Pedagogy of Apples and Oranges

Title:  Pedagogy of Apples and Oranges

Site:  Lowell School
3320 W. Hirsch Street, Chicago

Artists: Olivia Gude and Beatriz Santiago Muñoz

Assistant: Juan Angel Chávez

Community Participants: Carlos Aguila, Carlos Cordova, Gerardo Cruz, Lillian Delgado, Nicholas Espana, Filiberto Negron, Miguel Perez, Dulce M. Roman, and Lottie Steel

Sponsors:  Chicago Public Art Group and Youth Service Project

Year: 1994

Scale: 60 square feet

Materials: Glass tile

Information:  Years ago the windows on either side of the door were bricked up for security reasons. The resulting façade was a form of architectural and metaphoric blight. What messages does it send the students to ask them to enter a place of education through a once beautiful entranceway that has been made ugly for utilitarian reasons?

The artists sought to “reopen the windows” by creating trompe l’oeil (fool the eye) mosaics, creating realistic window ledges and curtains that frame views of two, very different scenes.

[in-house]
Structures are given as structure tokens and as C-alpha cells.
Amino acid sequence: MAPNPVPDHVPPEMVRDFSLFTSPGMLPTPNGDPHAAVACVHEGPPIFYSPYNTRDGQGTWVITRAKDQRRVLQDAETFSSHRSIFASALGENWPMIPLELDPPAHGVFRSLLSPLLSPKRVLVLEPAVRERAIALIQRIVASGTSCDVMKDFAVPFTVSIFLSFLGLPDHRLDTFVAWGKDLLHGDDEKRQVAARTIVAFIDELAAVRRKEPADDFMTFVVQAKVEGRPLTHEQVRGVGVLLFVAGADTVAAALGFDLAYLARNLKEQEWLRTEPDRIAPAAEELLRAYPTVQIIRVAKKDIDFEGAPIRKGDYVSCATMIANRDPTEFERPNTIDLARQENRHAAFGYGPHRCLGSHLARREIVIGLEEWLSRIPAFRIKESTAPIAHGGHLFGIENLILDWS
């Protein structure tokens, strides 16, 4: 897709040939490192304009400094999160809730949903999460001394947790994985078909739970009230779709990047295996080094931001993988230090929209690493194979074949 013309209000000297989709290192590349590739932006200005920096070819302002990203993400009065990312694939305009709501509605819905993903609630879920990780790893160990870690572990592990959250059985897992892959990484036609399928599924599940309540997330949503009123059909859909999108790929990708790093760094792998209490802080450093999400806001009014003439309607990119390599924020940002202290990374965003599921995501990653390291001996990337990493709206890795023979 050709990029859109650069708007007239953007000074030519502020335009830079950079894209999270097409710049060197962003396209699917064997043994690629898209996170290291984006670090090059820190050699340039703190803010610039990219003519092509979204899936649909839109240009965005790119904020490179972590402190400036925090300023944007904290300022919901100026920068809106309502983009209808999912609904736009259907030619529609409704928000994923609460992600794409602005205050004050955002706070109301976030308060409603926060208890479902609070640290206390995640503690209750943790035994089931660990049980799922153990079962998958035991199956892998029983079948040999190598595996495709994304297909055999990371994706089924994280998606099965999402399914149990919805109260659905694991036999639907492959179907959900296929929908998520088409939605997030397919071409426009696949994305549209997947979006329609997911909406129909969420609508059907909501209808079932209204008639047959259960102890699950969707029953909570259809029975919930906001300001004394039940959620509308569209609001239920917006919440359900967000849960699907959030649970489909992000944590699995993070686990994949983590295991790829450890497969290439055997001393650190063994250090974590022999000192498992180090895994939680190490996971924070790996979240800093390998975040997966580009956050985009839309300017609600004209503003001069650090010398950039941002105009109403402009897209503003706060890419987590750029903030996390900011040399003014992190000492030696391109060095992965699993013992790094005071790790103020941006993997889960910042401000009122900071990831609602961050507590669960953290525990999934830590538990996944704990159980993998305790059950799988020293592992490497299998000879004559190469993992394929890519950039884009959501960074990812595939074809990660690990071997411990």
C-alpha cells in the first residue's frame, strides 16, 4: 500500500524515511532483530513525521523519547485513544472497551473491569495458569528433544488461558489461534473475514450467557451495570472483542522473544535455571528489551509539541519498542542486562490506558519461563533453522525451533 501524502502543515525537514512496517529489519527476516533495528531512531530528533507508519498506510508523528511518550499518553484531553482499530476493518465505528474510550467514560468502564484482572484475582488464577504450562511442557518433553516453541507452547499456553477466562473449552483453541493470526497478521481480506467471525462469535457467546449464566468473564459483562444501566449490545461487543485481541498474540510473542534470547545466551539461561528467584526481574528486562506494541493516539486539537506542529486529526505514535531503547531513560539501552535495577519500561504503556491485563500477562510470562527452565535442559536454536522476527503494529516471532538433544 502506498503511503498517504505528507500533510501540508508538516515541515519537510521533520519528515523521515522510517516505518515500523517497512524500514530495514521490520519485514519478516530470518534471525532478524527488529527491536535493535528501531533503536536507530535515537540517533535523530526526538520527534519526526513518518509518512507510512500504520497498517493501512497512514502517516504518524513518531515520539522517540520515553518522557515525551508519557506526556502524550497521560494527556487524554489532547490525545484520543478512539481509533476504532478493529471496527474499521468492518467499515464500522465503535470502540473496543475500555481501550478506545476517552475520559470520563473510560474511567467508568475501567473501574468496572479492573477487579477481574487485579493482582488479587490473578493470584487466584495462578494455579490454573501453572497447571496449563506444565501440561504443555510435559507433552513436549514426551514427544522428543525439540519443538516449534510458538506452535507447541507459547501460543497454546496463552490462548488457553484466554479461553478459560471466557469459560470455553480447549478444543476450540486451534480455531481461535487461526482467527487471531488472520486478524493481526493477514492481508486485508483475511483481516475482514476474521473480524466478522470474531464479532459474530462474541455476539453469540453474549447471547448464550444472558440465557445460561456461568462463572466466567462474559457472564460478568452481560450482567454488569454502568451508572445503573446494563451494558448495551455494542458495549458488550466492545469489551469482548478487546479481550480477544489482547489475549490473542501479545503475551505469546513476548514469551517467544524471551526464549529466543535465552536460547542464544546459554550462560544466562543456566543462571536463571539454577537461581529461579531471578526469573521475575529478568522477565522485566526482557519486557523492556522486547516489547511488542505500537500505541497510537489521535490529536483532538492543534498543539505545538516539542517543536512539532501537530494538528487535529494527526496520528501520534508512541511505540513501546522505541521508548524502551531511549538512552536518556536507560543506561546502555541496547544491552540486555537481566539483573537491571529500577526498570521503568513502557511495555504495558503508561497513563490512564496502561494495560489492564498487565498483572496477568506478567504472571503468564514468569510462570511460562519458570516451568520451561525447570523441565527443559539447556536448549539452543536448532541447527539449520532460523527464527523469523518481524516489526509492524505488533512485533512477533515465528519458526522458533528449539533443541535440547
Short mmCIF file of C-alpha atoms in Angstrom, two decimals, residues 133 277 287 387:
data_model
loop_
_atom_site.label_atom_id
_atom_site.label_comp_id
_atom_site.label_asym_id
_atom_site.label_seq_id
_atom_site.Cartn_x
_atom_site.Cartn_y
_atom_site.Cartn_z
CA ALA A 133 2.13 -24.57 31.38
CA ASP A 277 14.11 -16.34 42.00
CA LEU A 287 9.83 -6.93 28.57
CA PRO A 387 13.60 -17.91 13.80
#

On the left side, we gaze into outer space, seeing planets and the moon. Be sure to look for the “rabbit in the moon,” a traditional Mexican interpretation of the shadows on the moon’s surface. One of the planets we see in outer space is the earth, carefully created by the youth artist team and artists while looking at a globe for reference. Knowledge is always positional, if we are gazing out the window at Earth, where are we?

On the right side is a representation of a Toltec statue. The Toltecs were a great ancient civilization in Mexico. The Mayan civilization, itself one of the foundations of contemporary Mexican culture, was based on many of the traditions, skills, and knowledge of the Toltecs.

On the window ledge, sits an apple and a potato. The apple for the teacher is a traditional education association in American culture. The potato, known in France as “pomme de terre” or “apple of the earth” is a vegetable that originated in the Americas, but has become a food staple in many places throughout the world.

On the windowsill of the space scene is an orange. Think carefully about what you are studying, about what you are testing. Don’t make the mistake of comparing apples and oranges.